'We tortured some folks,' Barack Obama admitted the other day, in a speech hailed as an unflinching mea culpa for the post 9/11 'enhanced interrogation' programme. It's not the first time Obama has reached for the F-word. In a speech in New Britain, Connecticut, earlier this year, Obama addressed the spiny question of the US's yawning inequality. 'There are folks at the top who are doing better than ever... we understand that some folks are going to earn more than others.' Happily, the president was battling to make sure 'hardworking folks' got a rise. They included the good 'folks who are cooking the meals of our troops, or washing their dishes, or cleaning their clothes. The country should pay those folks a wage you can live on.'

In fact, Obama folks away at the drop of a ten-gallon hat, as this anthology of his F-moments highlights. In Obama's case, it probably has its roots in the rhetorical idiom of a cerebral man who knows he's confronted with non-intellectuals and feels the need to reach down by feigning the common touch, something that he has less of than either George W. Bush or Bill Clinton. The initially defensive device has ossified into a tic.

'Folks' in US English manages to blur the edges of whatever context it washes over. In its juxtaposition of the homey and grim, 'We tortured some folks' vaguely recalls Philip Larkin's 'They fuck you up/Your mum and dad'. Like 'mum', 'folks' syrups whatever it touches. It does this regardless of whether the folks are good guys, like the hard-working Connecticutters, or bad hats like the suspected al-Qaida detainees waterboarded under CIA interrogation ('waterboarding', which sounds like a marine sport, used to be called 'water board torture'; three Japanese soldiers were executed after the Second World War for practising it on US prisoners of war). Asphyxiating people with sodden towels? Hey, we were just fucking with folks.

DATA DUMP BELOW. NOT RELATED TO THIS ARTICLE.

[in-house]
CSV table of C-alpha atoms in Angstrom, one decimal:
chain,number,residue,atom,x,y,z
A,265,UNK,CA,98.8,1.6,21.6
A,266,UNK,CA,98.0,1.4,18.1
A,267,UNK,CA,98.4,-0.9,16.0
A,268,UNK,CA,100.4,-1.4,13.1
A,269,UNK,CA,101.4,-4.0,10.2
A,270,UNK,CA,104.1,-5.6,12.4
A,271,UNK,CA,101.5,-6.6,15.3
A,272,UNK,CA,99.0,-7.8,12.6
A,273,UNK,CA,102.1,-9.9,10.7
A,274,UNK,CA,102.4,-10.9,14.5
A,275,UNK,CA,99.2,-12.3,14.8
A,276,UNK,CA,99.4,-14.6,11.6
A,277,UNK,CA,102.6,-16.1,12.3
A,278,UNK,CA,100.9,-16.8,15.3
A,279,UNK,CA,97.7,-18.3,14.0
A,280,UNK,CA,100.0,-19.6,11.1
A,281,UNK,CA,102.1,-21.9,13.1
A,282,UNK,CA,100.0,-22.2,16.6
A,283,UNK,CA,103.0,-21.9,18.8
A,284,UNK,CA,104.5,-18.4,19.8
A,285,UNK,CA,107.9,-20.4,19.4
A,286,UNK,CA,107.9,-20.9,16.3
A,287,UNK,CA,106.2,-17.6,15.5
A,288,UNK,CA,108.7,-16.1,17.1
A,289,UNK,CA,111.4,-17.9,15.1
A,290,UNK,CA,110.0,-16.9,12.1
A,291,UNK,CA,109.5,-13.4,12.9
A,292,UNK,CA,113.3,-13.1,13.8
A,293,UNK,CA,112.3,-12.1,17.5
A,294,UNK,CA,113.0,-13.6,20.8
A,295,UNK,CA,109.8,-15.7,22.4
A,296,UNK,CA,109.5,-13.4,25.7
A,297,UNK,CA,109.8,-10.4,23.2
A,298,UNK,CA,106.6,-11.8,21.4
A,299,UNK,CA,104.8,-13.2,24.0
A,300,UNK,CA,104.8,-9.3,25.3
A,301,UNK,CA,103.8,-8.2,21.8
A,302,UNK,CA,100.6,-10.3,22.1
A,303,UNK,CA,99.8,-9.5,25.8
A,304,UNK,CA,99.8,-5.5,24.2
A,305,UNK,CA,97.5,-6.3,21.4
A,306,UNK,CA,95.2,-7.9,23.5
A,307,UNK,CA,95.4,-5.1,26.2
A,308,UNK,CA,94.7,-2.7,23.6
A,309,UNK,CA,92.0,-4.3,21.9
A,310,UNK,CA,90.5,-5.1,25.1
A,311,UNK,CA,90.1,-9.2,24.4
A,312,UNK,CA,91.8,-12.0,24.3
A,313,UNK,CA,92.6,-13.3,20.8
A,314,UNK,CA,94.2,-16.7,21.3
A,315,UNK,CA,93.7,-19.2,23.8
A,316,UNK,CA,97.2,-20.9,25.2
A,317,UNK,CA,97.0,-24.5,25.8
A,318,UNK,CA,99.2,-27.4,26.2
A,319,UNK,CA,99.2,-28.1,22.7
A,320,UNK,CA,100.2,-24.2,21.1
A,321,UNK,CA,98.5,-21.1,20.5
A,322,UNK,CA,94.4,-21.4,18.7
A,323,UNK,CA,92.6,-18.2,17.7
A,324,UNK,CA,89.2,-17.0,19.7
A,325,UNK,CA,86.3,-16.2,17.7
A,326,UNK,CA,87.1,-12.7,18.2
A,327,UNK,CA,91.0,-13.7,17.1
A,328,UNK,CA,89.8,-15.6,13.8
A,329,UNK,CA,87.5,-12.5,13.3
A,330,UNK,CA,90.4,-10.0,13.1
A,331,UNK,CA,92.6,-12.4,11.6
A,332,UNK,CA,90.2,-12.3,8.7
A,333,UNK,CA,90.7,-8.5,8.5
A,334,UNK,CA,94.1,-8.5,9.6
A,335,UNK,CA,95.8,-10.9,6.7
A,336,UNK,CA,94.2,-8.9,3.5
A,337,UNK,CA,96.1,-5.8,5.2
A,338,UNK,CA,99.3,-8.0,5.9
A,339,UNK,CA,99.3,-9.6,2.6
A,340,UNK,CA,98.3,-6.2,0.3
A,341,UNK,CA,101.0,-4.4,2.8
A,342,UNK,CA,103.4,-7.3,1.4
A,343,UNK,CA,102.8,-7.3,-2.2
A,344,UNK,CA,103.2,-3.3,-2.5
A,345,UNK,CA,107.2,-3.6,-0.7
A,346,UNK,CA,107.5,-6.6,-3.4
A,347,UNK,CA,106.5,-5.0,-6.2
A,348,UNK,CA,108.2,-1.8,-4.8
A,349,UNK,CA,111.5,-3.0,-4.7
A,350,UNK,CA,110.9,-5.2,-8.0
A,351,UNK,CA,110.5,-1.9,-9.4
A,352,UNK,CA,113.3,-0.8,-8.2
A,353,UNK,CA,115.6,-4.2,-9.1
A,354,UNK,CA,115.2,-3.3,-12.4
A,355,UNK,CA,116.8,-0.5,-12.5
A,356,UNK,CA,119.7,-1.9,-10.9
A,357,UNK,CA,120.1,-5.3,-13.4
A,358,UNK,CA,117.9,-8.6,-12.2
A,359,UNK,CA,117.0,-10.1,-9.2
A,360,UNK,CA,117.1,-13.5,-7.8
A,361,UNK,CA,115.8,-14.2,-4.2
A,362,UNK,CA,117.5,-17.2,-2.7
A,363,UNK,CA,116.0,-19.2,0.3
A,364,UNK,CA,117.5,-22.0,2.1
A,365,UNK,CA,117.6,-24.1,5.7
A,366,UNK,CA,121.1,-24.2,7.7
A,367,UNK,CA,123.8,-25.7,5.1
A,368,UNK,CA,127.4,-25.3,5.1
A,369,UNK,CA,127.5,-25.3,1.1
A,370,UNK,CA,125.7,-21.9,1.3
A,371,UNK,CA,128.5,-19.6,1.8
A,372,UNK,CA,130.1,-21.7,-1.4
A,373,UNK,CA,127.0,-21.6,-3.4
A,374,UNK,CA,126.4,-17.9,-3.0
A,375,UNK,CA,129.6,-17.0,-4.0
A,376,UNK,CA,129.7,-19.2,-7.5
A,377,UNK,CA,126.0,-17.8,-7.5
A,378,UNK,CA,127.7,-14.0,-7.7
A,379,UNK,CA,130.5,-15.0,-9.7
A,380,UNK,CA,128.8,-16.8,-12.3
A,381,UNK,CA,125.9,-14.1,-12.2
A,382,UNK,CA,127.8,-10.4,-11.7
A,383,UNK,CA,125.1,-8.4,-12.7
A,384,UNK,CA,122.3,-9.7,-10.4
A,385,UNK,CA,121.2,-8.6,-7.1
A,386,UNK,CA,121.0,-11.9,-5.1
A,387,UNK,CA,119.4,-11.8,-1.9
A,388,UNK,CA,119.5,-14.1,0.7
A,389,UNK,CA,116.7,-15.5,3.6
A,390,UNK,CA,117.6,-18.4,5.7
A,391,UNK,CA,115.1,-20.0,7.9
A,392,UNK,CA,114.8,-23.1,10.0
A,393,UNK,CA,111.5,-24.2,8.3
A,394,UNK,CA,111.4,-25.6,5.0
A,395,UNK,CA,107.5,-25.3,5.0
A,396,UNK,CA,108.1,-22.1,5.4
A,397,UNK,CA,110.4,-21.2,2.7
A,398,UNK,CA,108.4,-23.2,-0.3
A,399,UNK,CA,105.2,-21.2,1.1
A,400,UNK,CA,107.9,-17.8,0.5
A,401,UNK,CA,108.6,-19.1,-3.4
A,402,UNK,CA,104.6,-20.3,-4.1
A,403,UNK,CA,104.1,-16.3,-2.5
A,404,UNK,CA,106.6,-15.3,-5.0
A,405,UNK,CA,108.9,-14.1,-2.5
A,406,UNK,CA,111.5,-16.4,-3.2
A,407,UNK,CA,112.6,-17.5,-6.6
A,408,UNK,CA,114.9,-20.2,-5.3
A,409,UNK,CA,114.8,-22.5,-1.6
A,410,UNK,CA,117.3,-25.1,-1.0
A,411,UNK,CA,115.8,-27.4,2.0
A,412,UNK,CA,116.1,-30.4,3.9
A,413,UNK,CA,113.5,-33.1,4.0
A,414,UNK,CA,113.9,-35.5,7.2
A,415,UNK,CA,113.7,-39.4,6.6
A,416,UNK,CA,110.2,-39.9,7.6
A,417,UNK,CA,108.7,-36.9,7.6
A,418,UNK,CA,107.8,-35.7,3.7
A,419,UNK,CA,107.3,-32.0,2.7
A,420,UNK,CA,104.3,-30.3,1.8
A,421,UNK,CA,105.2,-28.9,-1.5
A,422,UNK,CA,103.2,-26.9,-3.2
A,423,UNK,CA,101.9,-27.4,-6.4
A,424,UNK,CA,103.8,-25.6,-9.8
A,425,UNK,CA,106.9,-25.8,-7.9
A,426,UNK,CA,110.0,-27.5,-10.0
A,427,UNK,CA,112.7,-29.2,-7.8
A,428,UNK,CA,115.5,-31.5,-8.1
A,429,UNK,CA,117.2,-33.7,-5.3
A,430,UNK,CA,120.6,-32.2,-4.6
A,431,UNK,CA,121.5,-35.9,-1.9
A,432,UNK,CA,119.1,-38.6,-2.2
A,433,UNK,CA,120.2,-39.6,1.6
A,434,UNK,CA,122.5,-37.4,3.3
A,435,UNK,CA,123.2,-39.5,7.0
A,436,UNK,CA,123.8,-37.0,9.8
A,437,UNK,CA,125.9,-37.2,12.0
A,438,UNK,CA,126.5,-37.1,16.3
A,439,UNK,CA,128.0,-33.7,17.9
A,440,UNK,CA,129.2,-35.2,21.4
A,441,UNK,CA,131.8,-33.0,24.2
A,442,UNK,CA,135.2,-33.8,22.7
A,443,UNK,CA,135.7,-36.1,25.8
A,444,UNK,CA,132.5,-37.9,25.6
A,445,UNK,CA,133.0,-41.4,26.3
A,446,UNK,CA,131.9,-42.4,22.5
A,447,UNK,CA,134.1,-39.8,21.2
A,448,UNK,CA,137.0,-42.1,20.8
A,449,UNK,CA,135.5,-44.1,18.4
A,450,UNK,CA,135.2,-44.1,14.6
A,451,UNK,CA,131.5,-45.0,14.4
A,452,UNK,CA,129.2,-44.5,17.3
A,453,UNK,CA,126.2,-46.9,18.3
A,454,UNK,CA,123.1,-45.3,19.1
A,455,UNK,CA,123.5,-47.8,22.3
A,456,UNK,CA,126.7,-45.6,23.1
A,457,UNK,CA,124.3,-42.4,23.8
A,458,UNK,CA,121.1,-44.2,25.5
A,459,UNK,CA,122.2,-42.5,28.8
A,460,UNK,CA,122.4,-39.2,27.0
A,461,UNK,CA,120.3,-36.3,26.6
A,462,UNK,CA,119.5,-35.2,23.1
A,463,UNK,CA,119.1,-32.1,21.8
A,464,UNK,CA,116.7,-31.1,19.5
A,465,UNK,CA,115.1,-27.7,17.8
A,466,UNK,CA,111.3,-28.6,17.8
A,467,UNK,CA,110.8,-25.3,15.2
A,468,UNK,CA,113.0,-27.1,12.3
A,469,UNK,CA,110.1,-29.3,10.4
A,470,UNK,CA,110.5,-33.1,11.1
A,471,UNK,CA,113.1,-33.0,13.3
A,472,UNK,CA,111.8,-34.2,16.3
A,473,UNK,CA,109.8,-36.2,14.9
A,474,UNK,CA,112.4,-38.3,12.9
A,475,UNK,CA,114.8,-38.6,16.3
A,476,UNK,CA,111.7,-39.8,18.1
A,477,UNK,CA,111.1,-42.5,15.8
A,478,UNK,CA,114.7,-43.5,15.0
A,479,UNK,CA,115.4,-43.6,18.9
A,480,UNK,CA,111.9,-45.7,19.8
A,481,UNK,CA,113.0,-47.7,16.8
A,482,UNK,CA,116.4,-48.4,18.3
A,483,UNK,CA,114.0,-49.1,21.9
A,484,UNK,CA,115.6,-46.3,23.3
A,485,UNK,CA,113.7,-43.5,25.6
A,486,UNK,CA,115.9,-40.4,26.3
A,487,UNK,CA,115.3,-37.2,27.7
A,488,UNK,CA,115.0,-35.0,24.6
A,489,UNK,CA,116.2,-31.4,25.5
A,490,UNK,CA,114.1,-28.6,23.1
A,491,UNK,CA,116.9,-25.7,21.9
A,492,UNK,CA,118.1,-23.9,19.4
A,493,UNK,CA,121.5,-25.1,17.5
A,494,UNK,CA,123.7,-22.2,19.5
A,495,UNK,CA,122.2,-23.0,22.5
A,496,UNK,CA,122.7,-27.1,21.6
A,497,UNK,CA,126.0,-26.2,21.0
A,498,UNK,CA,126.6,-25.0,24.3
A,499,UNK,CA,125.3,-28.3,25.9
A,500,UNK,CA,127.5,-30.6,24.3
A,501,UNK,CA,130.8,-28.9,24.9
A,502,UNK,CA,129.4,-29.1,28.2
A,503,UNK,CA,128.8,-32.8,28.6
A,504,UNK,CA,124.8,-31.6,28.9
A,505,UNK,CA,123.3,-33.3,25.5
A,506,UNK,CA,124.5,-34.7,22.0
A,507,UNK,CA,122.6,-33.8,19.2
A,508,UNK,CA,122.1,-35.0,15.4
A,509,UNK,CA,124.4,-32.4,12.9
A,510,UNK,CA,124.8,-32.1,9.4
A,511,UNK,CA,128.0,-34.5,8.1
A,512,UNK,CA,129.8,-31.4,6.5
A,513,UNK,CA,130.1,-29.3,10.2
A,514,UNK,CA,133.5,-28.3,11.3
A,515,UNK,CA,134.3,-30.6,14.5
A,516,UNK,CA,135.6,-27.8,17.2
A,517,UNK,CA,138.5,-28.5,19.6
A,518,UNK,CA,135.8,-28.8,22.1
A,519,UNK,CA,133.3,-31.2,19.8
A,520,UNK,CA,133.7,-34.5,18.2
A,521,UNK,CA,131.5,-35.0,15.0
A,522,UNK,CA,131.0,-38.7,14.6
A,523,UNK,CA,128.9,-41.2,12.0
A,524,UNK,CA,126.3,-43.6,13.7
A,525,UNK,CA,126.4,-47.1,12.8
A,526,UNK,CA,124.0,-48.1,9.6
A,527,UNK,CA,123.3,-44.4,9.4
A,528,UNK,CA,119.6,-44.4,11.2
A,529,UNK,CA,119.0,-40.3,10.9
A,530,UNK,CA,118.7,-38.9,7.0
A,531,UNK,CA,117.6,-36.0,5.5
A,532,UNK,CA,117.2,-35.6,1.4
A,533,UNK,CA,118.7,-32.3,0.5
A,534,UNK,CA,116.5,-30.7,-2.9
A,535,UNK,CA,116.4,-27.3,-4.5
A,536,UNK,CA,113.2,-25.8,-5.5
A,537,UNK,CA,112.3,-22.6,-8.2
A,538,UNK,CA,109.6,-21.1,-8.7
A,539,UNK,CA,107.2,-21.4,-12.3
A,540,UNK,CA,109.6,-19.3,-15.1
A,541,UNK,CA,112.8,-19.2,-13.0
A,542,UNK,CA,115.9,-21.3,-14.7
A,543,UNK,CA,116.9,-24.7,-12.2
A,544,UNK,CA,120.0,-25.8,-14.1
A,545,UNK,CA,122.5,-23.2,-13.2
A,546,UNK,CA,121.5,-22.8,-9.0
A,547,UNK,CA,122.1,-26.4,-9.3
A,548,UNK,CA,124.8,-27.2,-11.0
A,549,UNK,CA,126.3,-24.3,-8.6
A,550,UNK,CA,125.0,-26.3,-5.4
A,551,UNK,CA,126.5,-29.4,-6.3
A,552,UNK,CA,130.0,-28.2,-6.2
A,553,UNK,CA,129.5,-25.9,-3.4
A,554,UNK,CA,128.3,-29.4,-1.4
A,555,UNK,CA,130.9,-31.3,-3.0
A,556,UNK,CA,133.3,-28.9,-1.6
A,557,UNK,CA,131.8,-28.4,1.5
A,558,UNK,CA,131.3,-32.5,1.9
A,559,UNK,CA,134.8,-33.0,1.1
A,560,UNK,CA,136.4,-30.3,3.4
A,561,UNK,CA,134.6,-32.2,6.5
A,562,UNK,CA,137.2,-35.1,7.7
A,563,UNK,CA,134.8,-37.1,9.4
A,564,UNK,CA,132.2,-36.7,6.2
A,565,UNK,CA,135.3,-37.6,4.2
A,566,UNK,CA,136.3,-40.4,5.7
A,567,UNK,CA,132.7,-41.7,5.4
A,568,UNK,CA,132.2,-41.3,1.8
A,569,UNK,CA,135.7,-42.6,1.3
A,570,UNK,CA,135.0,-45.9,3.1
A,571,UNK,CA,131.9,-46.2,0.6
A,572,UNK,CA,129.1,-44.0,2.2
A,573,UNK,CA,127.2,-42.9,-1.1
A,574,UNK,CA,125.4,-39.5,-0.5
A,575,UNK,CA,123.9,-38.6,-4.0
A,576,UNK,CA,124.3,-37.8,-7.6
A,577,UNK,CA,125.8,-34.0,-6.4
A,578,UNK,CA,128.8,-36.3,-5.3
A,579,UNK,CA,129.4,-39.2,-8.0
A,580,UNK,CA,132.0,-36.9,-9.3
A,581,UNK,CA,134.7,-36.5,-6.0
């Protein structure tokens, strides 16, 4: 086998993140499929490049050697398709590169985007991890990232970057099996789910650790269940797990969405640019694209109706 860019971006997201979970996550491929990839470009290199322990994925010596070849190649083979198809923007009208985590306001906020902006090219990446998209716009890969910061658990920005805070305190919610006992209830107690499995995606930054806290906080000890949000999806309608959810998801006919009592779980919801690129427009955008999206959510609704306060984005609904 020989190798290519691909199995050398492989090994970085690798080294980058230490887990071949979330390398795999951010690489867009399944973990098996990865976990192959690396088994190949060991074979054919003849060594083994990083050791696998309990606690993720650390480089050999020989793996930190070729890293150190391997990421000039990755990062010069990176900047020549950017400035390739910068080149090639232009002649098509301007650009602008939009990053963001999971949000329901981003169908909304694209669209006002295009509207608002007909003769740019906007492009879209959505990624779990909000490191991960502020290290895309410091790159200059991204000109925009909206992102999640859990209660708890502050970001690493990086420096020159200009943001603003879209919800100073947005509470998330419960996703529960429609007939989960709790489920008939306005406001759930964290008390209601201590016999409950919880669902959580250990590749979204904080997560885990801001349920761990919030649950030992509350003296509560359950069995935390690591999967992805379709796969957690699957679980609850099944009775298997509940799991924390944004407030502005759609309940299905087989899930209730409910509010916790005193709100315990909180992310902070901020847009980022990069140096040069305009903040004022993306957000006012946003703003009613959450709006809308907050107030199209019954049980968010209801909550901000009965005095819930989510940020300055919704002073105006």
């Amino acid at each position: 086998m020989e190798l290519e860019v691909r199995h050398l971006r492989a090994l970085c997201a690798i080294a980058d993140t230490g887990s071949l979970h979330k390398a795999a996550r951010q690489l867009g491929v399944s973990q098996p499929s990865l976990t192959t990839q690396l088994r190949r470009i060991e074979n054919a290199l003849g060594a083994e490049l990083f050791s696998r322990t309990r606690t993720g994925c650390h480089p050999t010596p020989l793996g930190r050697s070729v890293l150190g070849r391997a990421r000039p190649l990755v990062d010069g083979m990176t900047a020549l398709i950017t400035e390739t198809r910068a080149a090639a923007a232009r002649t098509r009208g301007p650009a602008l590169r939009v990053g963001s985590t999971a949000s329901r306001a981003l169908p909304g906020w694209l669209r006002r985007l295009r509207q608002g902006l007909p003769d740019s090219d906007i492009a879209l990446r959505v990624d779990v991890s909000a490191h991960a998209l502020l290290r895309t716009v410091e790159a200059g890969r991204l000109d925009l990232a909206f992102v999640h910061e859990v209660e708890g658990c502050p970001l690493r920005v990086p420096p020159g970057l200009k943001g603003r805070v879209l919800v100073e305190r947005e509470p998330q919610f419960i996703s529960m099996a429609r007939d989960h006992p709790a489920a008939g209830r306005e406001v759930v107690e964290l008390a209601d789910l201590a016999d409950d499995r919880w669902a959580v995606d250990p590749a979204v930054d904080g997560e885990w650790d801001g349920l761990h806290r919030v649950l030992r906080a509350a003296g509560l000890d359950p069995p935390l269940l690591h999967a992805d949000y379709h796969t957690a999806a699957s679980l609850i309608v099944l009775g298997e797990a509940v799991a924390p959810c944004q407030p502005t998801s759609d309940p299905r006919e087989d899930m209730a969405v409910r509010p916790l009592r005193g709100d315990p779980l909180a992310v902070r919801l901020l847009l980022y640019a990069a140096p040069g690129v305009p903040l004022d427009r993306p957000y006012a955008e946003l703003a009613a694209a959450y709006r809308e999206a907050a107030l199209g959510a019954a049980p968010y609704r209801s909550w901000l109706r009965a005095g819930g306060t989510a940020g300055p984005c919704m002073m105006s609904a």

Maybe Obama's been reading Philip Roth. In The Plot Against America,the gentilisation programme to which American Jews are subjected after Charles Lindbergh is elected as a fascist fellow-traveller president is called 'Just Folks'. Urban Jews are dispatched to down-home farmsteads to chomp on hog roasts and hominy grits with bacon in the hope of 'Americanising' them.

Is there anything that 'folks' couldn't gild with faux hominess? 'Sure, the SS gassed some folks,' or 'Hey, we know Agent Orange gave some folks birth defects.' What name should be given to this rhetorical sugar-coating? 'Euphemism' seems, well, euphemistic. The best tag for it may be Jeremy Bentham's: 'terrorist language'.